The federal lock at Troy was experiencing extraordinarily high water that produced currents of three to five miles per hour.  The resulting turbulence and eddy currents tended to toss AMARSE around like a toy.  It took a lot of concentration and wheel turning to keep any kind of course.  To complicate matters, the lock opening was becoming clogged with logs, wood, and debris that could be hazardous to the hull and propellers.  We managed to maneuver into the lock chamber where all became calm.  This was Donna’s first experience at a lock.  I think all the excitement made her wonder what the heck she had gotten herself into.  As the upstream gates opened, the water was tranquil and the sun was peaking out again.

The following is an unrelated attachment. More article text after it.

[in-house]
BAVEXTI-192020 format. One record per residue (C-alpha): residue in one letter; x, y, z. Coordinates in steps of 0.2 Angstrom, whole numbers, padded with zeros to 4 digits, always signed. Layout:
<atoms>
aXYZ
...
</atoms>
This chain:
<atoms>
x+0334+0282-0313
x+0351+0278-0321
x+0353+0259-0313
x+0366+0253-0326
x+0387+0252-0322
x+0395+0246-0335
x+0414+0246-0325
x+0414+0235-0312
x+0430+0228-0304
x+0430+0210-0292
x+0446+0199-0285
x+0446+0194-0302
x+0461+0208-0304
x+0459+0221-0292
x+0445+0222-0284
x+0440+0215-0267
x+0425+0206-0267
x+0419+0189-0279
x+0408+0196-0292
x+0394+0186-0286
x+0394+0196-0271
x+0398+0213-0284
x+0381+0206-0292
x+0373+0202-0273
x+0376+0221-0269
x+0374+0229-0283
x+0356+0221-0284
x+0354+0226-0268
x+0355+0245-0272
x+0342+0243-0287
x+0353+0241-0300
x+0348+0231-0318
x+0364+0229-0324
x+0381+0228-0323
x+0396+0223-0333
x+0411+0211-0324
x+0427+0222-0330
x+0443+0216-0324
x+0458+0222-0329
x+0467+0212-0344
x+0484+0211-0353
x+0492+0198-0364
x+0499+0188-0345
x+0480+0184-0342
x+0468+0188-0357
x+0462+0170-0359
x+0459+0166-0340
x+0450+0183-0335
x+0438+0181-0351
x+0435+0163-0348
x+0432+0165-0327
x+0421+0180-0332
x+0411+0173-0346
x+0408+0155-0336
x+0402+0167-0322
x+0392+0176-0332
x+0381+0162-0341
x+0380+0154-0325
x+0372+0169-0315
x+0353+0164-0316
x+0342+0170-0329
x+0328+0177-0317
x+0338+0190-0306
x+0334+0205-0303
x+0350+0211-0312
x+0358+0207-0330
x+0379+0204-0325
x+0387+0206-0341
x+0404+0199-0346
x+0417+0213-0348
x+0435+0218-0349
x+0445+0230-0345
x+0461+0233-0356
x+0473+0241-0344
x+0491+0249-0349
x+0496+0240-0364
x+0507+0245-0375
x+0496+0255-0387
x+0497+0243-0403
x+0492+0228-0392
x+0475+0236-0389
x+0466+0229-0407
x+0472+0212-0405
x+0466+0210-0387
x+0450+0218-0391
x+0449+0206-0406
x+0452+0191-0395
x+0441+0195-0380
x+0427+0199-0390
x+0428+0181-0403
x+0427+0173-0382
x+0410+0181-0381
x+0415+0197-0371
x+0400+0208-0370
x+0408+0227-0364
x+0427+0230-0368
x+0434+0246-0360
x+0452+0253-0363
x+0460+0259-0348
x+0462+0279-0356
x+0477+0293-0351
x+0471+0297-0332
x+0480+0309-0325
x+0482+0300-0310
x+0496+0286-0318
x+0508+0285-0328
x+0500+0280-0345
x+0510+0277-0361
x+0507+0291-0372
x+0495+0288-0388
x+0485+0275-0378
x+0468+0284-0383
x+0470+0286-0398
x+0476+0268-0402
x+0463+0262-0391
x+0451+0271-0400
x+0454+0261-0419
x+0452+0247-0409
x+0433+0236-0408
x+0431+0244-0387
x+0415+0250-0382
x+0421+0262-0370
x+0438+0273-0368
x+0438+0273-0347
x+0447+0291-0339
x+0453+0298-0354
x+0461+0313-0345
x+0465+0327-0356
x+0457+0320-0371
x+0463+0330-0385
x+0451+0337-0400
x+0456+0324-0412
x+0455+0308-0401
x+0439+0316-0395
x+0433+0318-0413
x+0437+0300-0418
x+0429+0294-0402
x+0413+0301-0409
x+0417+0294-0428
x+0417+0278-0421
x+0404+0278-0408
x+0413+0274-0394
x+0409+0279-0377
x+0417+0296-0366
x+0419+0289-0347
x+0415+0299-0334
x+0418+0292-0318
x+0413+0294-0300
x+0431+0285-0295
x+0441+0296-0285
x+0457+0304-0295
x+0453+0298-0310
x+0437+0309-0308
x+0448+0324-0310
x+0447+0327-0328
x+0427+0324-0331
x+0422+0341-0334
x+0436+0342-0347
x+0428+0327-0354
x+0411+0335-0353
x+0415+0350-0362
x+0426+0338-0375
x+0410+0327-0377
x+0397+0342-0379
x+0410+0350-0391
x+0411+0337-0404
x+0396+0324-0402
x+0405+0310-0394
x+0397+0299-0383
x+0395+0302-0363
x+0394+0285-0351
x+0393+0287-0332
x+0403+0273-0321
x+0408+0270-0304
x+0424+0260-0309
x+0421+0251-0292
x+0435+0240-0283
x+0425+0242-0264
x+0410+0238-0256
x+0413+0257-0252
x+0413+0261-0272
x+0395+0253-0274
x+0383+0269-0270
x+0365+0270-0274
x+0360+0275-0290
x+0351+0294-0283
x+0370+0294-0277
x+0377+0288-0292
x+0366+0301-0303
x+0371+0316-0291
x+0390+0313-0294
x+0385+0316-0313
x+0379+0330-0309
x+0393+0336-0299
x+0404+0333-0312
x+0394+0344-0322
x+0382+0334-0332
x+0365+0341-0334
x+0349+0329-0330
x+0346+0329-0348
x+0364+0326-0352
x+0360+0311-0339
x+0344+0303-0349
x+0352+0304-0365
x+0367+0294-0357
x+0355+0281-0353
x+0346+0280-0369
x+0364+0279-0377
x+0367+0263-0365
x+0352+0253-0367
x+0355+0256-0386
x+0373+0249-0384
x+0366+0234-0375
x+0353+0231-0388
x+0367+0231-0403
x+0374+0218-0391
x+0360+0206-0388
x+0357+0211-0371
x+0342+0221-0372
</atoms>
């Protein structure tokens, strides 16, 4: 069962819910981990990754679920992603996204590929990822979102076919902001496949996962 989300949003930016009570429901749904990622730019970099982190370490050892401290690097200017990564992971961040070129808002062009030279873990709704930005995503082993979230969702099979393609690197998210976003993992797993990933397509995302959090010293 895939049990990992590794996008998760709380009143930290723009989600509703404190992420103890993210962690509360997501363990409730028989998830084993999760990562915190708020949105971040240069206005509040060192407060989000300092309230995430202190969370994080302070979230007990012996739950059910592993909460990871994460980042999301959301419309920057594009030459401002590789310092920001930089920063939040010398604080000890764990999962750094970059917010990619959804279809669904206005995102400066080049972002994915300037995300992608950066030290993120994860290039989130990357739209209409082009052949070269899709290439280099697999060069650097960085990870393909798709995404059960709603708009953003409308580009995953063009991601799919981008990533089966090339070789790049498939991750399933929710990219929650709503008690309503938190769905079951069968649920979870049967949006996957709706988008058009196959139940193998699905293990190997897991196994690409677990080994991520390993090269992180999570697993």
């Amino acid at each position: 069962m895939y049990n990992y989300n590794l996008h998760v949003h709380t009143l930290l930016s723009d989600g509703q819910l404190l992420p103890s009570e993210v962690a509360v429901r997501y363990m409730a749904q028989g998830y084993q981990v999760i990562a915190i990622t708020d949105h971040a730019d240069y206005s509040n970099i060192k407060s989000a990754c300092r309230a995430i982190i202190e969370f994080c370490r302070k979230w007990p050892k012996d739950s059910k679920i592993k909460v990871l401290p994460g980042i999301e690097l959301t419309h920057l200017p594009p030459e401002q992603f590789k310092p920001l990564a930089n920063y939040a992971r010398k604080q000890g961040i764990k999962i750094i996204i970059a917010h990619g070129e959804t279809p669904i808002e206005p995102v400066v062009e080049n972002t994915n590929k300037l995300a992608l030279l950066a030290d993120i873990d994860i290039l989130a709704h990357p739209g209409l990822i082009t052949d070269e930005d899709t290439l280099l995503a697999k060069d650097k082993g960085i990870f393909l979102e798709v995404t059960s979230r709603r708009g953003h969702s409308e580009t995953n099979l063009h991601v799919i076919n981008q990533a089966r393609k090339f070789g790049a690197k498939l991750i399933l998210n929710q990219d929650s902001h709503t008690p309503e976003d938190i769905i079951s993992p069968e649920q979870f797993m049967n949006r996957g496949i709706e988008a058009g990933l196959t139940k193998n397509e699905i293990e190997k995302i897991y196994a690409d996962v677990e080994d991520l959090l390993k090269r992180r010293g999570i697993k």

2.3 miles later, we came to the confluence of the Erie Canal and the Champlain Canal at Waterford, NY.  The city hosts a large dock facility complete with water and electrical power for the transient boaters.  Every space except one was occupied.  We hastily prepared our lines and eased into the compact opening.



  Several helpful boaters assisted us with the docking maneuver.  It was as if we had joined a big party.  We soon learned that the upstream Locks from 8 to 13 had to be shutdown because of high water and debris.  No one was moving out until things improved.  I’m so glad we got an early start.  When secured, we chatted with fellow cruisers and walked to the nearby business district.  Don and Paul’s Restaurant puts out one of the best breakfasts for the money that we know of.





  The rest of the day was taken up with socializing and boat chores.